Tue | Nov 28, 2023

Insurance Helpline | Knowing when to declare victory in claims fight

Published:Friday | June 3, 2016 | 12:00 AMCedric Stephens

QUESTION: My car was hit in the back by another car owned by a former church member. The accident occurred on February 8, 2008 along Mountain View Avenue. The photos of the accident that I took prove that the accident occurred and that I was not at fault. My insurers tried unsuccessfully to get the other insurers to pay. I retained the services of a lawyer on the advice of my insurers. The third party insurers frustrated the attorney so much so that he gave up the case. My ex-attorney and I parted company in January of this year. When the third party insurers learnt this they contacted me. They said that the case could be closed within weeks for $550,000, subject to me signing a third party release. The catch was that the deceitful form said that my car was not hit and freed the third party from all future claims. I rejected the deal. The insurer has since refused to make payment or reply to my concerns. I don’t want to a get new legal team again. I just want to resolve this issue and move on with my life. Please advise me what to do.

INSURANCE HELPLINE: I completely disagree with your decision to reject the offer and your refusal to sign the form. I would have signed the release in exchange for the $550,000 cheque in a heartbeat.
James Clear www.James Clear.com in an article ‘Failure in Life and Work (How to Fix Them)’ writes that “Telling someone to never give up is terrible advice. Successful people give up all the time. If something is not working, smart people don’t repeat it endlessly. They revise. They adjust. They pivot. They quit ... life is about knowing when to keep going and when to move on.”
Stop badmouthing your former church brother, the third party insurer and its in-house attorney. Sign the release, collect the cheque, lodge it to your account and move on! Psalm 90, verse 10 (King James Version) says: “The days of our years are threescore years and ten; and if by reason of strength, they be fourscore years, yet is their strength labour and sorrow; for it is soon cut off, and we fly away.”
Waiting eight years for the settlement of a simple claim is nearly 11.5 per cent of the standard threescore-and-ten-year lifespan.
It is not true to say that the third party insurer has ignored your concerns. Their attorney wrote you on May 30 as follows: “... As indicated previously, it is best for you to obtain independent legal advice to assist you with the process, particularly in helping you with the concerns (about) our standard form of release ... (we) have not refused to settle your claim. We made you an offer of $550,000 which you accepted. We thereafter sent you our standard release, which now requires your signature. When you sign the release you essentially agree to accept the sum of $550,000 in full and final settlement of the claim. This means that you will no longer be able to make a subsequent claim against our insured, (the) driver and us in respect of the accident ... there is nothing incriminating in the document and if you continue to be of this opinion, then once again I implore you to obtain independent legal advice. We are a reputable organisation and have been in operation for over 50 years. We are not in the business of inviting individuals to sign away their legal rights ... our standard form of release is a perfectly legitimate document and does not expose you to any risk whatsoever.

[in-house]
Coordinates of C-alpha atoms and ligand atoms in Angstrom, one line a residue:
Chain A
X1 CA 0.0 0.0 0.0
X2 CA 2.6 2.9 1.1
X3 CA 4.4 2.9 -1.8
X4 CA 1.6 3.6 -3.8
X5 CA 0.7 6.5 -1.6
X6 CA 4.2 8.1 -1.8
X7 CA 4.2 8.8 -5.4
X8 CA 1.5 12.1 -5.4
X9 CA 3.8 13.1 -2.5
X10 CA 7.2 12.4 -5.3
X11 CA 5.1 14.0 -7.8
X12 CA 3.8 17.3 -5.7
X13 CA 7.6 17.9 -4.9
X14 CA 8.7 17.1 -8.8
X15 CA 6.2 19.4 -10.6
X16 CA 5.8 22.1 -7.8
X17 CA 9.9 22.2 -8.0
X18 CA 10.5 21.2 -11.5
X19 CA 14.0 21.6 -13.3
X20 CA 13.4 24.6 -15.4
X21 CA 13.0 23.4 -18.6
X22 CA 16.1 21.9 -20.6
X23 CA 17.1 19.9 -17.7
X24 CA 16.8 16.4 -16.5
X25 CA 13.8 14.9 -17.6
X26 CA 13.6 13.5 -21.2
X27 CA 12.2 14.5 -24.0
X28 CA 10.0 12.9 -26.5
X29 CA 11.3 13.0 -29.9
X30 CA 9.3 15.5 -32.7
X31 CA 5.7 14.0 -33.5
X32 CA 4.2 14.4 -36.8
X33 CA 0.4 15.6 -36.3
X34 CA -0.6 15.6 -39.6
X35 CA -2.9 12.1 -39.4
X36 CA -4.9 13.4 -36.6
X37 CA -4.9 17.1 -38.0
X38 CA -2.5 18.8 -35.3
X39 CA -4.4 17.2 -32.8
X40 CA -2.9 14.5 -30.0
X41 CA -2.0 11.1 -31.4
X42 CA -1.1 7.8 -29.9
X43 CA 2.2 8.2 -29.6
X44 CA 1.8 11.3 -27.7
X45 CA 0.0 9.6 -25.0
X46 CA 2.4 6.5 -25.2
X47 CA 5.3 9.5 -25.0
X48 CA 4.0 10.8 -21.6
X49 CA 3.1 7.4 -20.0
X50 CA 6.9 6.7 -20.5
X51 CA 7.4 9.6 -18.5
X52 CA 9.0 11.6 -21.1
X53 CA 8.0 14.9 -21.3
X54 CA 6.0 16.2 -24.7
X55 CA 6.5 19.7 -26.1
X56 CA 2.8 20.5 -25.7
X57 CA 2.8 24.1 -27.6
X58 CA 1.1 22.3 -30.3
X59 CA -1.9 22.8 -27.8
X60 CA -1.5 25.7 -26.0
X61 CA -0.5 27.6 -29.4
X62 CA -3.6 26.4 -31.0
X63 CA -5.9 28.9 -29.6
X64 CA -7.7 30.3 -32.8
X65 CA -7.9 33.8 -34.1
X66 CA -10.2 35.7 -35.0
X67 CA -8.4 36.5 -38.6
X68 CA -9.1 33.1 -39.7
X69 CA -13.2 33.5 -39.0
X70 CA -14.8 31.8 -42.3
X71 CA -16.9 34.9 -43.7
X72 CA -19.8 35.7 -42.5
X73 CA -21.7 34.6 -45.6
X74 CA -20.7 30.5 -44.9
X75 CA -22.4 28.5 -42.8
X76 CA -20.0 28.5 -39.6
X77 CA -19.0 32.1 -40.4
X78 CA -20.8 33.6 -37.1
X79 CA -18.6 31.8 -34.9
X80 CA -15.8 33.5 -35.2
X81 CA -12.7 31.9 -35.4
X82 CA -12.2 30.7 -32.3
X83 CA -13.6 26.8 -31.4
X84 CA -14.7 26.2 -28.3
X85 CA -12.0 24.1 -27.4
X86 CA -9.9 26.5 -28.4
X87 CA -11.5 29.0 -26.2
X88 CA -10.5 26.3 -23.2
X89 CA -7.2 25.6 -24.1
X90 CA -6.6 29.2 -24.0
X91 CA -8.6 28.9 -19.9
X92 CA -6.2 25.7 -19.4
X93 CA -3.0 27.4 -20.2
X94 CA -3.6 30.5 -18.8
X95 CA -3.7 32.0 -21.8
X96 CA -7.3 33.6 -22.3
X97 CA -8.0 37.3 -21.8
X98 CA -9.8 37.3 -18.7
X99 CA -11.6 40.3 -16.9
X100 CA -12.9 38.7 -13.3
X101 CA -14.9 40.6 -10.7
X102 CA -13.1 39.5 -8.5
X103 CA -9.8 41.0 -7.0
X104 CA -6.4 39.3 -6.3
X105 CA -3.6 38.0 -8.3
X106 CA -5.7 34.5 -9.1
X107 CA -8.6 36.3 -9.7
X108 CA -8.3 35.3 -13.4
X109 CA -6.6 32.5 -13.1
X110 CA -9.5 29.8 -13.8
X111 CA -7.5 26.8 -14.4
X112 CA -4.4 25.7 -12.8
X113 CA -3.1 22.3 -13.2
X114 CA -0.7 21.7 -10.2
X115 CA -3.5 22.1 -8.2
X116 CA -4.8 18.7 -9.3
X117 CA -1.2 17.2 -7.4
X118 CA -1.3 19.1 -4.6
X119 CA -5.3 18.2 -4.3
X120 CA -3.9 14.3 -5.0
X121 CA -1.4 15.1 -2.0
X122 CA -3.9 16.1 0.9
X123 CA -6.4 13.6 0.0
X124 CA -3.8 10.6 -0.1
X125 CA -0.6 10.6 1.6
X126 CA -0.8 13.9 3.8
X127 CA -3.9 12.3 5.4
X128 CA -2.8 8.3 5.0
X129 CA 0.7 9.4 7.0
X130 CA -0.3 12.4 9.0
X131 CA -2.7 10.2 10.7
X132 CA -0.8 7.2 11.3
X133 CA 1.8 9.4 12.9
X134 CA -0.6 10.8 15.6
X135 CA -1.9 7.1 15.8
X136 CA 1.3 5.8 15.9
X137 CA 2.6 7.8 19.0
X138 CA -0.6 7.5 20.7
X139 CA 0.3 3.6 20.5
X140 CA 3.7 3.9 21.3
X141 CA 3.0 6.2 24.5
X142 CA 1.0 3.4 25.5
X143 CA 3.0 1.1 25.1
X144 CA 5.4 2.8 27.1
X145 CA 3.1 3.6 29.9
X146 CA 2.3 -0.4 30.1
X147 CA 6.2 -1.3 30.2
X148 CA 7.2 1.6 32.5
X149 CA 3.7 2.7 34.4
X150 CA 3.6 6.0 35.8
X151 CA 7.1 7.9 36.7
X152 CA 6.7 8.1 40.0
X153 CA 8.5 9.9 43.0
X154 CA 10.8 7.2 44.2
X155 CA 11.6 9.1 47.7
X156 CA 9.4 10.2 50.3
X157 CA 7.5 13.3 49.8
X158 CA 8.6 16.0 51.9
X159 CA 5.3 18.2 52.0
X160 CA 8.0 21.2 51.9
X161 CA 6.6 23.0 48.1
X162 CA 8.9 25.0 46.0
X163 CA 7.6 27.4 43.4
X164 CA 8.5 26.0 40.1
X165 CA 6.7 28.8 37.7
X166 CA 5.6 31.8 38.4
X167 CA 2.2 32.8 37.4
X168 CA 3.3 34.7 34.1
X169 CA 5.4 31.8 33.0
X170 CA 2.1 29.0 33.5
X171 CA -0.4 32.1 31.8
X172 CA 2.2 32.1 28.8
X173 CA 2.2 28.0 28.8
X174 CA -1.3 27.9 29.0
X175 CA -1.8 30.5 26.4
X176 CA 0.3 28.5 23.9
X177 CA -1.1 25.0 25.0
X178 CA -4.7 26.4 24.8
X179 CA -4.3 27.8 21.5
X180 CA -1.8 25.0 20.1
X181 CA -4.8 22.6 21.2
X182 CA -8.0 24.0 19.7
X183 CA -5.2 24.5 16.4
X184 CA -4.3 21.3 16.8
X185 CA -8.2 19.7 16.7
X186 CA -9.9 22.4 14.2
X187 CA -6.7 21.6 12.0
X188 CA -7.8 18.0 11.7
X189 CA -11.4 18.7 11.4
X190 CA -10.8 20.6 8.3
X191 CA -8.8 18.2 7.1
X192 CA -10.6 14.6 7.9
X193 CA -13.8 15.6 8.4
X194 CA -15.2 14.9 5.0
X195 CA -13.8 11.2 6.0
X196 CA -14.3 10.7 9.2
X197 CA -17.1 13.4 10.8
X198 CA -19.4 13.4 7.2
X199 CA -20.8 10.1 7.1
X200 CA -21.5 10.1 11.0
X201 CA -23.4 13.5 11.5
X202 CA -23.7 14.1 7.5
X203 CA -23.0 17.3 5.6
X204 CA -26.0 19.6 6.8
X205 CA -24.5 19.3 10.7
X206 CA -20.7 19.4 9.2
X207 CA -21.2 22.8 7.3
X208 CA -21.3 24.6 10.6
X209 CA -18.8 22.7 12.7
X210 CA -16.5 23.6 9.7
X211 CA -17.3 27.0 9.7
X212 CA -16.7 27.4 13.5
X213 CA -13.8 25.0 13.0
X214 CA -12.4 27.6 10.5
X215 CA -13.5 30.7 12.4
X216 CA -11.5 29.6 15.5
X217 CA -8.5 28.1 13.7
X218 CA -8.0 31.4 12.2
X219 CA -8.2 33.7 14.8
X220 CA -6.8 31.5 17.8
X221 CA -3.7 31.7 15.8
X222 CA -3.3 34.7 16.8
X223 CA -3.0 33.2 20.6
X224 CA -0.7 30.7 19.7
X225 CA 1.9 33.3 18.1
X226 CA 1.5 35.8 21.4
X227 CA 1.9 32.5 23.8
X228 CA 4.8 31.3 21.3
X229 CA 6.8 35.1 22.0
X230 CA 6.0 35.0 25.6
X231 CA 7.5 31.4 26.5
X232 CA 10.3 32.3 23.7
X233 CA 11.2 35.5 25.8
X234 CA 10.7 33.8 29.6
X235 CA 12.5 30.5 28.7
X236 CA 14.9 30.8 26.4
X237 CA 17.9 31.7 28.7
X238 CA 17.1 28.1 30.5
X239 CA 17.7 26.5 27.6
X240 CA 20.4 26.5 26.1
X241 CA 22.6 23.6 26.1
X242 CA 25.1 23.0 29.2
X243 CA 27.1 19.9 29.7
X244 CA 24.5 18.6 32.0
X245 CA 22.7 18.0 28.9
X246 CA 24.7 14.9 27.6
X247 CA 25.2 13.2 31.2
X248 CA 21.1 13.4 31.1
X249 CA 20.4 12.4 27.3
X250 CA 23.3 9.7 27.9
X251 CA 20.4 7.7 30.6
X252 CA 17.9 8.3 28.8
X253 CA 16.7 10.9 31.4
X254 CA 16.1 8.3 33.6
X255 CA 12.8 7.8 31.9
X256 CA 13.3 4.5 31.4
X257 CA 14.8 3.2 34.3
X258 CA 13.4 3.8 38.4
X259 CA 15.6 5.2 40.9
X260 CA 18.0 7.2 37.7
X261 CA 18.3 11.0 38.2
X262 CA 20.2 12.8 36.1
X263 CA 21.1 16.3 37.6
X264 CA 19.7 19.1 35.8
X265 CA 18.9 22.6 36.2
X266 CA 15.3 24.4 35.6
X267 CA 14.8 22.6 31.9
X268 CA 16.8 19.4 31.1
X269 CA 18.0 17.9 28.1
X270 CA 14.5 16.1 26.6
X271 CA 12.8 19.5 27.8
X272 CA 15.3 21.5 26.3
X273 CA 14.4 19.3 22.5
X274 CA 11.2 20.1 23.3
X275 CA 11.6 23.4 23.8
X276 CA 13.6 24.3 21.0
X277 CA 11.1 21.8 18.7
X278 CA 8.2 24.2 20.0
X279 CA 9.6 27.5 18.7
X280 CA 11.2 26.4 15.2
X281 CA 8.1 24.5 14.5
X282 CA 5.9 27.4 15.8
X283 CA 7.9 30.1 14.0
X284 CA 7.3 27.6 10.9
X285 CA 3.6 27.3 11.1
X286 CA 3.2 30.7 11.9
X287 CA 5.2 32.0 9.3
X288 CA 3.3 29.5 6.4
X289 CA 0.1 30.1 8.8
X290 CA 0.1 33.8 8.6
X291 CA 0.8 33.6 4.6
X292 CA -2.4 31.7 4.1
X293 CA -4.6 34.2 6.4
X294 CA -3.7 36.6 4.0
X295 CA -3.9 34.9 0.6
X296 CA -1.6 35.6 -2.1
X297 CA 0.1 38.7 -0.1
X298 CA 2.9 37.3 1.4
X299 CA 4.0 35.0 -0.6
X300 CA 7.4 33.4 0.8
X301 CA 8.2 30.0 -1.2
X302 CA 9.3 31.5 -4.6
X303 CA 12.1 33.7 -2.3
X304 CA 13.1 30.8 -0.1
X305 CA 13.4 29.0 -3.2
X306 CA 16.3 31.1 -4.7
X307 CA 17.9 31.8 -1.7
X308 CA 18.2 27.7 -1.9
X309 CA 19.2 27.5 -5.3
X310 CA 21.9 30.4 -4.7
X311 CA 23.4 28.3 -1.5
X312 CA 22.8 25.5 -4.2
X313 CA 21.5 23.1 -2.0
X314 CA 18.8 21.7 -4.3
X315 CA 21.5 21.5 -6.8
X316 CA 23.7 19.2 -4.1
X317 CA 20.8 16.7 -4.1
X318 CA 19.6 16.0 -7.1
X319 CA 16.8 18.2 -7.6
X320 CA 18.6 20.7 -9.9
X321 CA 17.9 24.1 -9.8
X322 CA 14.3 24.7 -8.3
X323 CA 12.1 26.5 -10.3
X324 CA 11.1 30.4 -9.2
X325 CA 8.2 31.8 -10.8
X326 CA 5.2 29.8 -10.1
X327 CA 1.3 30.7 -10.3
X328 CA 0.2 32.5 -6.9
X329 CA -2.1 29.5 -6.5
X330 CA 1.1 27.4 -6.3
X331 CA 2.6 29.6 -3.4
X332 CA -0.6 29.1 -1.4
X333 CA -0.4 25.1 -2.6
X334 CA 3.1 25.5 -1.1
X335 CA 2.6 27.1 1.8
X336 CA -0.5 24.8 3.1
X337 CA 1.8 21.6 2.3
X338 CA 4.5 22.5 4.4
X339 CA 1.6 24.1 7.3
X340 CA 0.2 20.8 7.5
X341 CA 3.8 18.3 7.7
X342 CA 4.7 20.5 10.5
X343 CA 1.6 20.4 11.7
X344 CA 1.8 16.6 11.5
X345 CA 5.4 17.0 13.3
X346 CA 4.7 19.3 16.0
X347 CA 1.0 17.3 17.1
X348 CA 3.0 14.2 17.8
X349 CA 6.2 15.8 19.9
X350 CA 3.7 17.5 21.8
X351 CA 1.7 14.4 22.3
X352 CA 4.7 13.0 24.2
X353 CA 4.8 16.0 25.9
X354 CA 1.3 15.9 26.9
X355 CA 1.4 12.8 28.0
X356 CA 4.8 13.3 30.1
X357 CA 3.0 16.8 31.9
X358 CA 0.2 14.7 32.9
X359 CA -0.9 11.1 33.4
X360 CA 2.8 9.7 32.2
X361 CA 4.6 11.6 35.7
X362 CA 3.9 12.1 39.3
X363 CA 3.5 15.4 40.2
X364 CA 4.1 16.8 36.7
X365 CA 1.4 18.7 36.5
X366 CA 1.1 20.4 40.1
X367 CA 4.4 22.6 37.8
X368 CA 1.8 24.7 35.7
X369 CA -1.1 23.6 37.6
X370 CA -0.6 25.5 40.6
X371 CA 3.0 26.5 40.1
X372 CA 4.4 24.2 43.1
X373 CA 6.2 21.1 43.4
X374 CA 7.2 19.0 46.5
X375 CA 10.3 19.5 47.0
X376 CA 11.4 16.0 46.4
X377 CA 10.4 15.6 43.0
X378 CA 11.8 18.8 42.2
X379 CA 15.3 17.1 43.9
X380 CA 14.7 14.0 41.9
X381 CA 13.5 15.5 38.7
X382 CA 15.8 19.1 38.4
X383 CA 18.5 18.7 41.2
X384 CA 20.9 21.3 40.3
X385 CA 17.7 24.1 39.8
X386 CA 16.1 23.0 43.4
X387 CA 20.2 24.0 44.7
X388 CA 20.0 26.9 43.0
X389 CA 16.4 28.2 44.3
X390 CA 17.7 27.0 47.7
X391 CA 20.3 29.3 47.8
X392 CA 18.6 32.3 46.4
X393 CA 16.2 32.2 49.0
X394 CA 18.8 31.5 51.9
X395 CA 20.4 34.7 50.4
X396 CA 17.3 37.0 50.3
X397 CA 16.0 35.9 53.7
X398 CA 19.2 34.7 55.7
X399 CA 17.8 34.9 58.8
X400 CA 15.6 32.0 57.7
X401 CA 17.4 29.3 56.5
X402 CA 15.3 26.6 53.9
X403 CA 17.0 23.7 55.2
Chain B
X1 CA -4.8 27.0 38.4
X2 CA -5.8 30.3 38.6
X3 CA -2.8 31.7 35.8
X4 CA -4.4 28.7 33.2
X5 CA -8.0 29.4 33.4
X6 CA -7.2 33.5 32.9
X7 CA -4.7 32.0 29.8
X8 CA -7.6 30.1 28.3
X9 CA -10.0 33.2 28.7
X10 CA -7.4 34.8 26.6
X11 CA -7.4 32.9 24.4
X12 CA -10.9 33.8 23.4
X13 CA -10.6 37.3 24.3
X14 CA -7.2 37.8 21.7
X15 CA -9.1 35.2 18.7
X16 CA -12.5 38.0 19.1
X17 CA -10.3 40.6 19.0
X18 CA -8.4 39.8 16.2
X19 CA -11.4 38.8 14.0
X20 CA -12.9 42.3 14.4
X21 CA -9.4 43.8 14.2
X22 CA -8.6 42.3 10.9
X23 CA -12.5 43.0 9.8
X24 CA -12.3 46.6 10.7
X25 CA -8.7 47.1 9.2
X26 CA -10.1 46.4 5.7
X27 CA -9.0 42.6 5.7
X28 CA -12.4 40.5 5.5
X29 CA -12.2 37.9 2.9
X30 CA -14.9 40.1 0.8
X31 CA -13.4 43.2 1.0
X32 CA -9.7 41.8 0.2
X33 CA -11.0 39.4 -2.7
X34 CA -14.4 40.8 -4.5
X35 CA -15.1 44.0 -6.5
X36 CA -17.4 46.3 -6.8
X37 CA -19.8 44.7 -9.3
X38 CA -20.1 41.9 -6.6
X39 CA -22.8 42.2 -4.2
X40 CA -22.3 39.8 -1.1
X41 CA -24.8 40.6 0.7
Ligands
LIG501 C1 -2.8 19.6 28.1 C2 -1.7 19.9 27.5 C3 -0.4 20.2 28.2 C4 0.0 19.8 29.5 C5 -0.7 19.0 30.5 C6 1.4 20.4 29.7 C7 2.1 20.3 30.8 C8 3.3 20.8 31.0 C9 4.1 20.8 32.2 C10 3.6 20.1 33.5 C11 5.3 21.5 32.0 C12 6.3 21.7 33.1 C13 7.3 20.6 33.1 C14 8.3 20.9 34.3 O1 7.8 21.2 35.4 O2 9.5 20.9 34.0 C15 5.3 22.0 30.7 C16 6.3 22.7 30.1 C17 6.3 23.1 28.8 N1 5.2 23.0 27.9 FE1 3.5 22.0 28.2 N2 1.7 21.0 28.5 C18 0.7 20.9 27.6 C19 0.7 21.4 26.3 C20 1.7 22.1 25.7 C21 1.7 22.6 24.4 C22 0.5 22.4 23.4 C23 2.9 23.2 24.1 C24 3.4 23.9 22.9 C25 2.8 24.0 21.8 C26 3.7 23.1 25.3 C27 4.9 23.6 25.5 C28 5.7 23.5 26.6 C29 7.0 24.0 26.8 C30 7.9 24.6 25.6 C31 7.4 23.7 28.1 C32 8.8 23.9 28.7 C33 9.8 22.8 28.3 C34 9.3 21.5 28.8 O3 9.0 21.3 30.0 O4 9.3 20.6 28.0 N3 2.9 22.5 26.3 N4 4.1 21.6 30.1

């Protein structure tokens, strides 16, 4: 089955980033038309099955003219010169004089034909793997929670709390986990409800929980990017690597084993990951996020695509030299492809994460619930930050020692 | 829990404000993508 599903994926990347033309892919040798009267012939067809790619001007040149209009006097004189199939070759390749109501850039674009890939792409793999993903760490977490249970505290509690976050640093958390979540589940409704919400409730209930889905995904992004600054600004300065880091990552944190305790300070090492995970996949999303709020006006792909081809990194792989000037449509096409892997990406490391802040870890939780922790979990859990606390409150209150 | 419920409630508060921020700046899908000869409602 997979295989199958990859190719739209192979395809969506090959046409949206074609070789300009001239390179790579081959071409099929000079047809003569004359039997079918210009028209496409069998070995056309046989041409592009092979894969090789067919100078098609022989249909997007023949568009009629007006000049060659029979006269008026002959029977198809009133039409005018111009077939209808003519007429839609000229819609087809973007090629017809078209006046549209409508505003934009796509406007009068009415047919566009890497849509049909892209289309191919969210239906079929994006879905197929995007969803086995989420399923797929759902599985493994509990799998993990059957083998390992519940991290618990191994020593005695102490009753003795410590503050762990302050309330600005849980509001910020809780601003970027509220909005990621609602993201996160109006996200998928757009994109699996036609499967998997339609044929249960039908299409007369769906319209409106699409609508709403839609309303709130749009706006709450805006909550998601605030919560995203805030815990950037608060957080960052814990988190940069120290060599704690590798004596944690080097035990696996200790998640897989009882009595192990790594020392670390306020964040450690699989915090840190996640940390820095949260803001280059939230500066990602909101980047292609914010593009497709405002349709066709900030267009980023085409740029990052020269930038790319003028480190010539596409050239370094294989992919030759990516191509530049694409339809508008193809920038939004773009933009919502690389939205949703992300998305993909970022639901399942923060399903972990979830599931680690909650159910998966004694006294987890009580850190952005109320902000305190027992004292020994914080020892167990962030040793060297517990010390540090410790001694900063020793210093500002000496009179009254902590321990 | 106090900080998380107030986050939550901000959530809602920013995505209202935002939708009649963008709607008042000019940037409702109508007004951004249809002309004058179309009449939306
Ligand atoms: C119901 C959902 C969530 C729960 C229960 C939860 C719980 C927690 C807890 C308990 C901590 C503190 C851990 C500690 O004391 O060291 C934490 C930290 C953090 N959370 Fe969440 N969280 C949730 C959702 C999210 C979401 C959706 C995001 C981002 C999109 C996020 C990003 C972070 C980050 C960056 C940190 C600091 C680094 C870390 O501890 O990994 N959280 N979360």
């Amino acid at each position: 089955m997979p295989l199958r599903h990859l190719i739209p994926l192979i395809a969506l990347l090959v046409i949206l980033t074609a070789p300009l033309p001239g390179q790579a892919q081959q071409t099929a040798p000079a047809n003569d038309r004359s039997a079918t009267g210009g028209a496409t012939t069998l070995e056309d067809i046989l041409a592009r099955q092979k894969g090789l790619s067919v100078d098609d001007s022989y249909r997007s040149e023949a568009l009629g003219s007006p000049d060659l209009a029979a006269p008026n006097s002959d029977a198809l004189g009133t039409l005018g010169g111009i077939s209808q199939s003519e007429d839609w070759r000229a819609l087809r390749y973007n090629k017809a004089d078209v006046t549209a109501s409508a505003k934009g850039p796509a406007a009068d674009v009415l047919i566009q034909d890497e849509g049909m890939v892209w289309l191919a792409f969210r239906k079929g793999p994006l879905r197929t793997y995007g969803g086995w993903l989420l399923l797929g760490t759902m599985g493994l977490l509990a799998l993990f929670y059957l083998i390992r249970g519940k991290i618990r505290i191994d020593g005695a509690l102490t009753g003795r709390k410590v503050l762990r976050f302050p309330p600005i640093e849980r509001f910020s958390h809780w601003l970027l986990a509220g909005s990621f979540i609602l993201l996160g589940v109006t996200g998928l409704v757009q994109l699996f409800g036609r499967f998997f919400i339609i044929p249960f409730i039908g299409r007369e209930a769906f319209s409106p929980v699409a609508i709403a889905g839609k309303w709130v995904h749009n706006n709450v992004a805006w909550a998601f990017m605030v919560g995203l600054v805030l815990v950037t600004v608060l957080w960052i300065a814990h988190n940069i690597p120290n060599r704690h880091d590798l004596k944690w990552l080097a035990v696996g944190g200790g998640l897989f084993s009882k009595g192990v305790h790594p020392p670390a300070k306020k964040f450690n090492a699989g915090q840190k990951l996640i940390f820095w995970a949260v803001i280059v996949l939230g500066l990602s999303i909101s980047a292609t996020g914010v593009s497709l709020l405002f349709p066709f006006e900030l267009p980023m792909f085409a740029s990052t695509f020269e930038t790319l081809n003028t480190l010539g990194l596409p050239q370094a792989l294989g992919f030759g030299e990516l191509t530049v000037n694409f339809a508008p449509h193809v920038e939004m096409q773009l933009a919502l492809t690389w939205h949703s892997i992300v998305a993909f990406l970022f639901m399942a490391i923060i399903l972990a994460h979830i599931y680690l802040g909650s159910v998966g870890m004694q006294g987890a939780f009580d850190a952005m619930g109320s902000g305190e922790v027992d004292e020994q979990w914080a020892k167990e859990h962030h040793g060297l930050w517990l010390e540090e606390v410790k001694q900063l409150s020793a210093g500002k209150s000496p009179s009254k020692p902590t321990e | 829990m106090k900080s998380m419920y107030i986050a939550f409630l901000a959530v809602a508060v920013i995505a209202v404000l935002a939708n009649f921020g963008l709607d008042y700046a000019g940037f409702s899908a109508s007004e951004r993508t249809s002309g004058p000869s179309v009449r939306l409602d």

“Please remember that you have the right to pursue your claim through the courts if you feel that we are treating your claim in an unjust or unfair manner. You also have the right to consult with your own attorney if you have any concerns.”
I could not have said it any better.
Executing a form of release in exchange for a cheque is standard practice in the insurance industry. My Law Dictionary, Third Edition by Stephen H. Giffis, Associate Professor of Law, Rutgers, The State University of New Jersey, School of Law, Newark defines a release (on page 407) as “the act or writing by which, or a written document whereby, some claim, right or interest is given up to the person against whom the claim, right, or interest could have been enforced (in the courts). For example, a person may sign a ‘release’ that ends that person’s right to sue someone for an injury caused by that person.”
The third party insurers sent me a specimen copy of the release form that they ask third parties, like you, to sign in exchange for the settlement of their claims. There is nothing unusual about it.
In the event that you believe that I am secretly in the pocket of the third party insurers, please type ‘Market Conduct Guidelines Motor Claims Financial Services Commission’ in your browser. A nine-page PDF document, IR-GUID-09/08-0014 should be displayed on your computer. It was prepared by the local insurance regulator. Compare the wording of the release form recommended by the FSC with the one the third party insurers sent you.
Finally, money has a time value. “Money available at the present time,” according to Investopedia - www.Investo pedia.com/terms/t/timevalueof money/.asp. ­ “is worth more than the same amount in the future due to its potential earning capacity.”
Every day that the $550,000 offer remains on the table, the interest earnings will not be credited to your bank account.


- Cedric E. Stephens provides independent information and advice about the management of risks and insurance. For free information or counsel, write to: aegis@flowja.com